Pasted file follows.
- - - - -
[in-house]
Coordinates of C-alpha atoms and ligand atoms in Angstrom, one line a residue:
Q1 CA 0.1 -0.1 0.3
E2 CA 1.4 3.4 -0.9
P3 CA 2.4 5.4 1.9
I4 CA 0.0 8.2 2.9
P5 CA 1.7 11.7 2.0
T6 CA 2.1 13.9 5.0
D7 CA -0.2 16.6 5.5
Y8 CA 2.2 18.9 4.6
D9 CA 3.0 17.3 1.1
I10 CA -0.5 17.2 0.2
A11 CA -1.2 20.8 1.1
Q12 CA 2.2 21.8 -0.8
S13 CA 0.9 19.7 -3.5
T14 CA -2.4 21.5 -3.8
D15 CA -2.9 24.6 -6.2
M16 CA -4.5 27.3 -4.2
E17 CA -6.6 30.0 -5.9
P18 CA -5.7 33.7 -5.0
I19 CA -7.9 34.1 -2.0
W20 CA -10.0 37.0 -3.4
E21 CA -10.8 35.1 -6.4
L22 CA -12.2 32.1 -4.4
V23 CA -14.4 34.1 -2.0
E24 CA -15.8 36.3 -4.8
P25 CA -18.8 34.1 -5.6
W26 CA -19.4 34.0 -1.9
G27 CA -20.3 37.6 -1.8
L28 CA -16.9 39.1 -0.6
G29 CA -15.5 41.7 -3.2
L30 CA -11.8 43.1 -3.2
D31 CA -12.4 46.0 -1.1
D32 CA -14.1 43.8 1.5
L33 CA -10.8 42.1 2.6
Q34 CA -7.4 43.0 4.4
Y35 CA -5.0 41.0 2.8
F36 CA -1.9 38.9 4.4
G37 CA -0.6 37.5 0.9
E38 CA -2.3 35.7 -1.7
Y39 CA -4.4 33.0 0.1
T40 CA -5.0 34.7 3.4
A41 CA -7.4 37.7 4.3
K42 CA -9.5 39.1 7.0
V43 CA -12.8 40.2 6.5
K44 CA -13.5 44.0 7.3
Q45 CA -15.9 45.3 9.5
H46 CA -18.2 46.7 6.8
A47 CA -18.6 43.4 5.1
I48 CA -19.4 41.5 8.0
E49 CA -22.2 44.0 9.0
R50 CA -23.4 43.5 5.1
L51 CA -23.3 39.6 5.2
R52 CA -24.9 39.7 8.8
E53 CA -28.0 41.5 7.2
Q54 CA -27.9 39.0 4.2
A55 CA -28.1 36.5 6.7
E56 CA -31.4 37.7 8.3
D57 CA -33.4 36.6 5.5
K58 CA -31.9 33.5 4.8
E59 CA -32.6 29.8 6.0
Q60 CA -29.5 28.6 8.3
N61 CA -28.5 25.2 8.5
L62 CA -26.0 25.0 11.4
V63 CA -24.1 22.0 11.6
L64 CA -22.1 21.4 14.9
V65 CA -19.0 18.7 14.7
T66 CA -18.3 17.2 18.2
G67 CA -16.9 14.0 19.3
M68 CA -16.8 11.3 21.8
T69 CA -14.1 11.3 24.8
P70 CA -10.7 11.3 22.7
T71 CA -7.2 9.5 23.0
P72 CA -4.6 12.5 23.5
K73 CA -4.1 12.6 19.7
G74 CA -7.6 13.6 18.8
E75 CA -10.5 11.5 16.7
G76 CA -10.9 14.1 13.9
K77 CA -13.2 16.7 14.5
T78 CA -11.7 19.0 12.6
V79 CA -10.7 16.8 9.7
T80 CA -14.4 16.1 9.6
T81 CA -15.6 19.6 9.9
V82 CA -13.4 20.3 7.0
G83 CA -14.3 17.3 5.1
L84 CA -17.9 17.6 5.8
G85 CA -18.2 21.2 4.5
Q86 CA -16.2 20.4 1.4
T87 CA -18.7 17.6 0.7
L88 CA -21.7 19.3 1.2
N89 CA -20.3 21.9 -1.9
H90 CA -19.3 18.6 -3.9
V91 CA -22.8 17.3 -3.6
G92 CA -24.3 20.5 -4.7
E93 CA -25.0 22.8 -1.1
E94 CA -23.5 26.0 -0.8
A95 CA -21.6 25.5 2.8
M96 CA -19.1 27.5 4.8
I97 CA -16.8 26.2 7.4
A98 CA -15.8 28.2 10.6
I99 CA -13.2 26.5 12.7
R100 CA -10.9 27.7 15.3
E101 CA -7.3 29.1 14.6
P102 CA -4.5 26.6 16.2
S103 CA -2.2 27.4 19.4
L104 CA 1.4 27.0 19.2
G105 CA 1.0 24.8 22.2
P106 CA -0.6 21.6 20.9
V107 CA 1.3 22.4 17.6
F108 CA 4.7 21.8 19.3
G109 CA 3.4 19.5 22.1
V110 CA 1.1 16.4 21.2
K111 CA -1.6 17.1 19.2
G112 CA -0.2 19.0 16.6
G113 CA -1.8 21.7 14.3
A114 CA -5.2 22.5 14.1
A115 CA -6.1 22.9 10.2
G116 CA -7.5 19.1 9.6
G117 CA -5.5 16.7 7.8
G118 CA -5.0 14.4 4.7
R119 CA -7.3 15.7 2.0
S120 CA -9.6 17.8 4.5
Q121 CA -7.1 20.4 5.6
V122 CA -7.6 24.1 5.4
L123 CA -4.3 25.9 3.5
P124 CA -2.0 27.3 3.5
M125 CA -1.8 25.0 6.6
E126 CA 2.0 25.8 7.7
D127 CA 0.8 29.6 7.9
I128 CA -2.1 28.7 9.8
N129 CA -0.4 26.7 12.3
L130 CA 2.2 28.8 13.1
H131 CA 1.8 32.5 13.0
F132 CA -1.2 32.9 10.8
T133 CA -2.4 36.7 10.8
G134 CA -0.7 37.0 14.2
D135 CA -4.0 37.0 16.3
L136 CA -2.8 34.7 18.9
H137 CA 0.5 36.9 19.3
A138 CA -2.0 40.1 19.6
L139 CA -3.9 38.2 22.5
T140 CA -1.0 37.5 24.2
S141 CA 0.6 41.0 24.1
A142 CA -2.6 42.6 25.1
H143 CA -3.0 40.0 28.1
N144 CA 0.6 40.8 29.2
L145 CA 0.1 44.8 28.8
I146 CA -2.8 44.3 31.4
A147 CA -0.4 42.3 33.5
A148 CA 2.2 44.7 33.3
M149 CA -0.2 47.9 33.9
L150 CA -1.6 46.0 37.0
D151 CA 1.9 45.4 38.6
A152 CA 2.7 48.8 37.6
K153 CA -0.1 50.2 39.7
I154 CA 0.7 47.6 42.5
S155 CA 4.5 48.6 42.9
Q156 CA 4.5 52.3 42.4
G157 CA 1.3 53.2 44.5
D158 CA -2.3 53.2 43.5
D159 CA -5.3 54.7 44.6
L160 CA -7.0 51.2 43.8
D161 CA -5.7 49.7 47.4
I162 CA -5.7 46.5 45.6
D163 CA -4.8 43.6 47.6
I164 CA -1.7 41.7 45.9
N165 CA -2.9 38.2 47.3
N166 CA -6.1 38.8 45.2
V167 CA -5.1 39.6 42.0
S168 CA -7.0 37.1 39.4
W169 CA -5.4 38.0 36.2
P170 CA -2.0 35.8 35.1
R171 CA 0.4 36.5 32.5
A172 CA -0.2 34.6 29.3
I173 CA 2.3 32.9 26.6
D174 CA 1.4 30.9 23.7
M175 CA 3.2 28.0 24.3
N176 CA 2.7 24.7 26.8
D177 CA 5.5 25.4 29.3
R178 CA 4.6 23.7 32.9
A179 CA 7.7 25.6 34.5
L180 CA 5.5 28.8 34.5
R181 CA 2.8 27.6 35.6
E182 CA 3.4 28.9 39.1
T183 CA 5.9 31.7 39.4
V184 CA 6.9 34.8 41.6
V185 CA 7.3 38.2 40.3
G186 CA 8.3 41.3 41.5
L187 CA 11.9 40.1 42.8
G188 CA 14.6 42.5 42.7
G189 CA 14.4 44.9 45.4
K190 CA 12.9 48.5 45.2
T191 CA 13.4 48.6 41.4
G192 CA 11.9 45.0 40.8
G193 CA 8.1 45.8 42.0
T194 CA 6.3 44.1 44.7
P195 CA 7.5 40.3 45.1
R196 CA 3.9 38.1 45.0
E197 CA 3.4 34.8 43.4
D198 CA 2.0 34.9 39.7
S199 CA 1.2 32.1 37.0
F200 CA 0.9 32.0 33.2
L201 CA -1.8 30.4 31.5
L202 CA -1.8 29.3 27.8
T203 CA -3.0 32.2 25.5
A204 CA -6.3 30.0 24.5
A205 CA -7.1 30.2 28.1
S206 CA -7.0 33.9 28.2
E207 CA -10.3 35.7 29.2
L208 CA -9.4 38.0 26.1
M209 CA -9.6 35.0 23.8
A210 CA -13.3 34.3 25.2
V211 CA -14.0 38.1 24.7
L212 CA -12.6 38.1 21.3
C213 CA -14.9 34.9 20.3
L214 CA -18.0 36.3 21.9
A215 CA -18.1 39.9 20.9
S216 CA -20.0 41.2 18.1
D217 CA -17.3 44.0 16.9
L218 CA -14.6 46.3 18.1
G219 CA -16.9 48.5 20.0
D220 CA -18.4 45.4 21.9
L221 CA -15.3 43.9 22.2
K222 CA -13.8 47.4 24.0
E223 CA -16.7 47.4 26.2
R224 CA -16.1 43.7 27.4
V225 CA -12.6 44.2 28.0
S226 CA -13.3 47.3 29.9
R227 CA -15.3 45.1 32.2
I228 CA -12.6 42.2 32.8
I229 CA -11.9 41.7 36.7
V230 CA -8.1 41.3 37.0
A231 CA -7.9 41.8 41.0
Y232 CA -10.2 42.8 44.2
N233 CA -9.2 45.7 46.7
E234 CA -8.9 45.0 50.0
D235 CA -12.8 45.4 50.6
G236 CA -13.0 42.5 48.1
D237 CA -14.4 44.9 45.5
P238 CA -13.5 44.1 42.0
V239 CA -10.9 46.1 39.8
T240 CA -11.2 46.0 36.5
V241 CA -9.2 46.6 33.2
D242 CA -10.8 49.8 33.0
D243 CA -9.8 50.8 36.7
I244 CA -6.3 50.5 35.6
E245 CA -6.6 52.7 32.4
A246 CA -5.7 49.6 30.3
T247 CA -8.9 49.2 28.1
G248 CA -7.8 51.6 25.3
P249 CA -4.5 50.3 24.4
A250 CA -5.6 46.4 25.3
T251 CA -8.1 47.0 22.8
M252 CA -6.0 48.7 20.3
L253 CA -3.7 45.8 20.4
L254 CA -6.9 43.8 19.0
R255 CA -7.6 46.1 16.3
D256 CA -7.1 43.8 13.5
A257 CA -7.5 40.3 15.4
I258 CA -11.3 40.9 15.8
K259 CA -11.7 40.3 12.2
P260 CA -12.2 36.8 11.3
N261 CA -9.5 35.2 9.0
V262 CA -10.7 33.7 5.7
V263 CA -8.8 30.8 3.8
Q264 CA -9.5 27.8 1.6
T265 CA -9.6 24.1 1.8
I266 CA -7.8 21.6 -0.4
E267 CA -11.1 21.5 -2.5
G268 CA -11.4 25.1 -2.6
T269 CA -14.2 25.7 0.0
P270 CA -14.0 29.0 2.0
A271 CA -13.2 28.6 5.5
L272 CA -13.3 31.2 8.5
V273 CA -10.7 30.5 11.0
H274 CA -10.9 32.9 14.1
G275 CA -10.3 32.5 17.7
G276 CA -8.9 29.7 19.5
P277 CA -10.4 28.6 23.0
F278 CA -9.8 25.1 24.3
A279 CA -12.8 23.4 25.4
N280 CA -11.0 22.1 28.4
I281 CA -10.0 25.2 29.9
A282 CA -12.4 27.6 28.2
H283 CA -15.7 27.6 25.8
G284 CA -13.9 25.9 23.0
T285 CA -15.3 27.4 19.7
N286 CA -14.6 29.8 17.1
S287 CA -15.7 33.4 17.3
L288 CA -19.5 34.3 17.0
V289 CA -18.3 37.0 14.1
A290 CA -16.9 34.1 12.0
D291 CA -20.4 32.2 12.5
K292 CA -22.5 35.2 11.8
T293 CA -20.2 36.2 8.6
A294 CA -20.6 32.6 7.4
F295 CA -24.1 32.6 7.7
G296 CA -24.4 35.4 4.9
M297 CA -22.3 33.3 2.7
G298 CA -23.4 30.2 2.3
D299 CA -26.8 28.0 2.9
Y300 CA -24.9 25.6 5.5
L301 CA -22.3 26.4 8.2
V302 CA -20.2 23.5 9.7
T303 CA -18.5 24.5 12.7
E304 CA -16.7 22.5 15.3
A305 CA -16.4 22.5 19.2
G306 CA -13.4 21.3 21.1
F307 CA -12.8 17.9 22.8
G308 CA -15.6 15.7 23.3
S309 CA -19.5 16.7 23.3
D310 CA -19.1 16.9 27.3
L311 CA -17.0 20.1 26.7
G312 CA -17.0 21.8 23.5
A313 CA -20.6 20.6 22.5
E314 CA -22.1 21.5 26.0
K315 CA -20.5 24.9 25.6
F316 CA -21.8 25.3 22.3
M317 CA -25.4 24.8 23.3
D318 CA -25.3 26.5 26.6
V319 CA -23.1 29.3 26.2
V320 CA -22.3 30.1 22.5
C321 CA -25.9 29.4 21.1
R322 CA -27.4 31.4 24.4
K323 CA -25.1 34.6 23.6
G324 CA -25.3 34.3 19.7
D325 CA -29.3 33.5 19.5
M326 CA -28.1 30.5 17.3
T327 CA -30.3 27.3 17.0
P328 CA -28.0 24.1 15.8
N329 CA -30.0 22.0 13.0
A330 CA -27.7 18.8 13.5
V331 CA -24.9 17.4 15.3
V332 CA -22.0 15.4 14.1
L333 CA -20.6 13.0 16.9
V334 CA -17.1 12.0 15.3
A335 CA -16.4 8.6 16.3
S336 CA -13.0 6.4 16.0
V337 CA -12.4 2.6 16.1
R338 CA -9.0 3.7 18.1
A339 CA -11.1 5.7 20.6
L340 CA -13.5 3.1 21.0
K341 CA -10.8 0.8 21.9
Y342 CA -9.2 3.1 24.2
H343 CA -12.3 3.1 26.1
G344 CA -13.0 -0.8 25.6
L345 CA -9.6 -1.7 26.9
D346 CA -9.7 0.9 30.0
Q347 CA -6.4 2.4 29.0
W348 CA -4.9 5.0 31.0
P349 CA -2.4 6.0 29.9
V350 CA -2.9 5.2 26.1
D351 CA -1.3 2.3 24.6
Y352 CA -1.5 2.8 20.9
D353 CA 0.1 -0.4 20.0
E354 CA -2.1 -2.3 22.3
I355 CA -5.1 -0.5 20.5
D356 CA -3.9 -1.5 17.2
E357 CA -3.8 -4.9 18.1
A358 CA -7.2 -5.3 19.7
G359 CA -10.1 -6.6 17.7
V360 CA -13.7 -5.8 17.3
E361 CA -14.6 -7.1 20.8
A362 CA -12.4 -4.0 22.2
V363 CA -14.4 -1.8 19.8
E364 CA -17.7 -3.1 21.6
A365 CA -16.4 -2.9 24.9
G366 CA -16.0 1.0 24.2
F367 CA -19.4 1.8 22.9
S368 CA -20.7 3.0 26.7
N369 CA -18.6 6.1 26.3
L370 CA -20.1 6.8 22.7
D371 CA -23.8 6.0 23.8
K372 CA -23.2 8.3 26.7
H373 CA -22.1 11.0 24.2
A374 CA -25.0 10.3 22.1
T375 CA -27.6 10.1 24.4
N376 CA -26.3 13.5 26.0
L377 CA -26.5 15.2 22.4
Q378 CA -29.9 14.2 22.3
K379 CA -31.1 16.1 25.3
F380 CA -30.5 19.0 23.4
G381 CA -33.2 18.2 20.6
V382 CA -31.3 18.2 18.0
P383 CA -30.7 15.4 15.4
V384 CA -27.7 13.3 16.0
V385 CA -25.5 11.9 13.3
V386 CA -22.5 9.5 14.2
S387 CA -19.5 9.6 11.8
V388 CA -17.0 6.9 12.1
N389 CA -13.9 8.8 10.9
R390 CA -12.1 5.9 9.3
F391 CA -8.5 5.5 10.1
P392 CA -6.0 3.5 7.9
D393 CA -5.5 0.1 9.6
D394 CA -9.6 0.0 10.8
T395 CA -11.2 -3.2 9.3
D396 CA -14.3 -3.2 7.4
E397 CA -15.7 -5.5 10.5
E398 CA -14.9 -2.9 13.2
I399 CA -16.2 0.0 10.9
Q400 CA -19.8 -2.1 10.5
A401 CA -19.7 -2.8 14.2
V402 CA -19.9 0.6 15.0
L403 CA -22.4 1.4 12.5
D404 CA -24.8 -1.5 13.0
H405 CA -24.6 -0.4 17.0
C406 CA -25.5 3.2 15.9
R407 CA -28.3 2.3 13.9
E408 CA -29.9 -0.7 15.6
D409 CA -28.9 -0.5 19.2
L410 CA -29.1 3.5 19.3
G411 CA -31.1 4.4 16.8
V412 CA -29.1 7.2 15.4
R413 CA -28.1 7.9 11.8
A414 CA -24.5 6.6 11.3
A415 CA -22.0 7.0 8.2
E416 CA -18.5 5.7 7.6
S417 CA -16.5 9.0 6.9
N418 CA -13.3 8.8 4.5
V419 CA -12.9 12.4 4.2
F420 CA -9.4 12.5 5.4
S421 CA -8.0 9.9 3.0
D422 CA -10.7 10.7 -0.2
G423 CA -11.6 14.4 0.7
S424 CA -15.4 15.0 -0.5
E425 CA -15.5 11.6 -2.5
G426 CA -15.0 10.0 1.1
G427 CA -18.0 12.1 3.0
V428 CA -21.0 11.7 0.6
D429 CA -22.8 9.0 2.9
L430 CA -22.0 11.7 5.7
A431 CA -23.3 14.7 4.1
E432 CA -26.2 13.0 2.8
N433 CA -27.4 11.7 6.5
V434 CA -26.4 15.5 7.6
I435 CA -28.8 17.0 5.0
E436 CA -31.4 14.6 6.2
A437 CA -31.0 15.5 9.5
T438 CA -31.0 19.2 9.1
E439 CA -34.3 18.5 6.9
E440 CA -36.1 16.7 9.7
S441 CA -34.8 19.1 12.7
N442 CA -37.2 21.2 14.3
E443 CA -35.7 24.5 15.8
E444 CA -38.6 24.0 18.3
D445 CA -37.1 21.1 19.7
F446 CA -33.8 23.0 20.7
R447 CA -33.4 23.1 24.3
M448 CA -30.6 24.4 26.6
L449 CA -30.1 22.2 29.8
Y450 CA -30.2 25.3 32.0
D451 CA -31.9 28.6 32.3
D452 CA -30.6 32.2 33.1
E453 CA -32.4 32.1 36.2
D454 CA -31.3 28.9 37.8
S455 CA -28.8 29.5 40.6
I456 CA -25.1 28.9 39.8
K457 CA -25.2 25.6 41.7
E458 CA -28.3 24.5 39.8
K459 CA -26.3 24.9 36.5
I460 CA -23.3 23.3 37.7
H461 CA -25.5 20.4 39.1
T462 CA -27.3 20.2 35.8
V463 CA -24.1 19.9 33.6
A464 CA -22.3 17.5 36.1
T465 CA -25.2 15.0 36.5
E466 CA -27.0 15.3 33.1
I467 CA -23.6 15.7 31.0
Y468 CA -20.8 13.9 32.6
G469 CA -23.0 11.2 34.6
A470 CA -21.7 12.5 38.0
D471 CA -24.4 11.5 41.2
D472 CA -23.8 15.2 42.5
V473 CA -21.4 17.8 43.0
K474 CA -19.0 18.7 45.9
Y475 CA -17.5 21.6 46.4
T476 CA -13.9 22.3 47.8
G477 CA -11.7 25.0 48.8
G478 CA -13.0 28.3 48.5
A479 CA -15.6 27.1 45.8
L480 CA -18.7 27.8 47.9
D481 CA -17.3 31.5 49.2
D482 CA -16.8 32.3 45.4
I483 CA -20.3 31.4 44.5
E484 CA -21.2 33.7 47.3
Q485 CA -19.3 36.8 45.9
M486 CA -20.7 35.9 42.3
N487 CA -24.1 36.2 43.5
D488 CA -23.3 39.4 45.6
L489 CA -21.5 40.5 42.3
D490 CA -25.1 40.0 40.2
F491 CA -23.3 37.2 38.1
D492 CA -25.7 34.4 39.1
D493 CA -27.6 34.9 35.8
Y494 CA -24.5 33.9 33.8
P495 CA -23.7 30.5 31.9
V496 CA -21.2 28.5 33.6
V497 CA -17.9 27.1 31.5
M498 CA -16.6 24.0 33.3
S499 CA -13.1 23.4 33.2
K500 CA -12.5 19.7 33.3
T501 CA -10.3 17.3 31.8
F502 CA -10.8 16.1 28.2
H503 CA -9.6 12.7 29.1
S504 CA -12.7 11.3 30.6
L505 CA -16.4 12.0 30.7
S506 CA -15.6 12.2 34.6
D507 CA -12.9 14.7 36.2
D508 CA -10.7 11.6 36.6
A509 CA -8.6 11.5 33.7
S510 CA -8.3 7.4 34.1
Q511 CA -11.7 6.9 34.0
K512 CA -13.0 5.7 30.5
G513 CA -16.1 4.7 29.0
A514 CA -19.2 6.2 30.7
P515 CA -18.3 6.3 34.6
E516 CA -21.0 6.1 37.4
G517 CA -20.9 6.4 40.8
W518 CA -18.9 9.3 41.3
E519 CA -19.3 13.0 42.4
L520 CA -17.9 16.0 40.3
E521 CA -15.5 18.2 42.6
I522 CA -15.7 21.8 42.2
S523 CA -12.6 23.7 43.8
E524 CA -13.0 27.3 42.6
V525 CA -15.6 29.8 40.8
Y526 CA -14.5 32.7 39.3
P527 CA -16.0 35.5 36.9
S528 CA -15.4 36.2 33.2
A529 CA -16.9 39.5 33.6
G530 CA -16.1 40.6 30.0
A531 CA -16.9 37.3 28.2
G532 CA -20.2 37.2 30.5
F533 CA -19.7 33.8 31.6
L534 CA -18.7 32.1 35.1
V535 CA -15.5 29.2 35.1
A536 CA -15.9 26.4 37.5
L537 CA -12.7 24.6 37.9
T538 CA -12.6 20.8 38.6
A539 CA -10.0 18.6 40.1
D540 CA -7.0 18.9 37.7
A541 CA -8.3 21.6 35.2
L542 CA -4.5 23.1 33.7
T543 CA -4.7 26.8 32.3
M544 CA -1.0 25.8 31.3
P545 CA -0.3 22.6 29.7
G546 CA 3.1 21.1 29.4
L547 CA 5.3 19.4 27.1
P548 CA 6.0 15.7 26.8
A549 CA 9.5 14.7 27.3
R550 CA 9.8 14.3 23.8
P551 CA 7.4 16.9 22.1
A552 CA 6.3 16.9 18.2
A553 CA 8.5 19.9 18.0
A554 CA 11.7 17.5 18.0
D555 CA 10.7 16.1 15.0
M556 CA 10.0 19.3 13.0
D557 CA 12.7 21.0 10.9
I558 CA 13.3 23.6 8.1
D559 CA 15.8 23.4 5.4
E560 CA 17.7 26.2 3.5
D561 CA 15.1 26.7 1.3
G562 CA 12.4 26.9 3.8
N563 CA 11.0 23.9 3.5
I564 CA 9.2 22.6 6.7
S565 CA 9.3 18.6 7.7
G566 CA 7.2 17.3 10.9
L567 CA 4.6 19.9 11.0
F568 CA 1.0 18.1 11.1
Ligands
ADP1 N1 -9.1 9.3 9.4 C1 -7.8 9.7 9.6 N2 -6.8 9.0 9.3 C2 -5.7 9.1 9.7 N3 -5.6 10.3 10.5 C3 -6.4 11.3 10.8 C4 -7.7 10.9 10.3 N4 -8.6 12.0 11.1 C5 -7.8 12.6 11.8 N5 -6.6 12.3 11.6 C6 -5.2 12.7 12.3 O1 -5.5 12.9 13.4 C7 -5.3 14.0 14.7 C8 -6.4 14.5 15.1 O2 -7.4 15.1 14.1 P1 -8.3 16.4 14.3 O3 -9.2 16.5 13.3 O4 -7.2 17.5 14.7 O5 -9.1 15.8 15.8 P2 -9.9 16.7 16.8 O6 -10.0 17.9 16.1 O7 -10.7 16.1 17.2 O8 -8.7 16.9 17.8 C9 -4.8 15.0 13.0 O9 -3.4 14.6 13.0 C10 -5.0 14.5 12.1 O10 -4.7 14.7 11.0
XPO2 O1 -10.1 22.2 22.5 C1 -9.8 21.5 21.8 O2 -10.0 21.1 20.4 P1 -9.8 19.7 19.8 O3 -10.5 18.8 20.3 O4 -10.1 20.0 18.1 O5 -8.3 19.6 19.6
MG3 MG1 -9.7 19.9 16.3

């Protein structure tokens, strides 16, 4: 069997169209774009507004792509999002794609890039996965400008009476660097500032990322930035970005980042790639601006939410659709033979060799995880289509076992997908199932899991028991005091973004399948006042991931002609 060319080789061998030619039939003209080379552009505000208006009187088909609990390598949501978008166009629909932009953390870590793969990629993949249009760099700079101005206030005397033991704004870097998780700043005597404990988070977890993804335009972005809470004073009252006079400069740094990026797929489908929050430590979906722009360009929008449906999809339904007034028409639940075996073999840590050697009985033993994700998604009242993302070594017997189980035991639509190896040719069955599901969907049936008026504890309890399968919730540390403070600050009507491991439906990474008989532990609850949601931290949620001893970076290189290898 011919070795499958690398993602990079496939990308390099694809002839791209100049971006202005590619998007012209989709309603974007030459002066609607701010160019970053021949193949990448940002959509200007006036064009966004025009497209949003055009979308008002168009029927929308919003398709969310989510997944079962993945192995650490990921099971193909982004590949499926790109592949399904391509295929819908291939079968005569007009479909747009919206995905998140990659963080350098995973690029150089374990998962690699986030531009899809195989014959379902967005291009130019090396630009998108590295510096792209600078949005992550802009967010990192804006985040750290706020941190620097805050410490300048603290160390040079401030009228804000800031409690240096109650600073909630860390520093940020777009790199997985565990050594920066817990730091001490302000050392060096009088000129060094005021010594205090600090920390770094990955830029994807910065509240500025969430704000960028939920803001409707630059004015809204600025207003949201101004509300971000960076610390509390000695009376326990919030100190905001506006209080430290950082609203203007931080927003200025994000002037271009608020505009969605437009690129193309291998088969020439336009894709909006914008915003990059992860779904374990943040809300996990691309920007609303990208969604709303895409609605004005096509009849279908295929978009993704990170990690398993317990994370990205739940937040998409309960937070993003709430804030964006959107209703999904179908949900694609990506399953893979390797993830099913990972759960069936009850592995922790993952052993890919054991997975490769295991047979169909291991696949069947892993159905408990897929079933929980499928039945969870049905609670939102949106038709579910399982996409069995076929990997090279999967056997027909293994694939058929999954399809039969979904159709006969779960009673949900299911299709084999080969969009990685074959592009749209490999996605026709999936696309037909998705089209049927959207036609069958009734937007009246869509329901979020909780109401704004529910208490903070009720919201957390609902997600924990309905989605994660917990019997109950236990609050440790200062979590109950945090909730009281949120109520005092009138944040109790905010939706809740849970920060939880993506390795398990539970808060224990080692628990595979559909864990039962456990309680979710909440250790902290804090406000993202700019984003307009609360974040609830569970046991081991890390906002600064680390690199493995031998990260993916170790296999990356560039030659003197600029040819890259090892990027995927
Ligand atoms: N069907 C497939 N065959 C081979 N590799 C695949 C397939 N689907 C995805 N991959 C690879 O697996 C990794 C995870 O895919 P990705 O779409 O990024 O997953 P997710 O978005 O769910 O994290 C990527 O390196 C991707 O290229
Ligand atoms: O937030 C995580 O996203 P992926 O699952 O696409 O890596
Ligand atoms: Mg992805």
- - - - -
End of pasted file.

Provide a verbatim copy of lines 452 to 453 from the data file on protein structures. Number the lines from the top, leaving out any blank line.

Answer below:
Y450 CA -30.2 25.3 32.0
D451 CA -31.9 28.6 32.3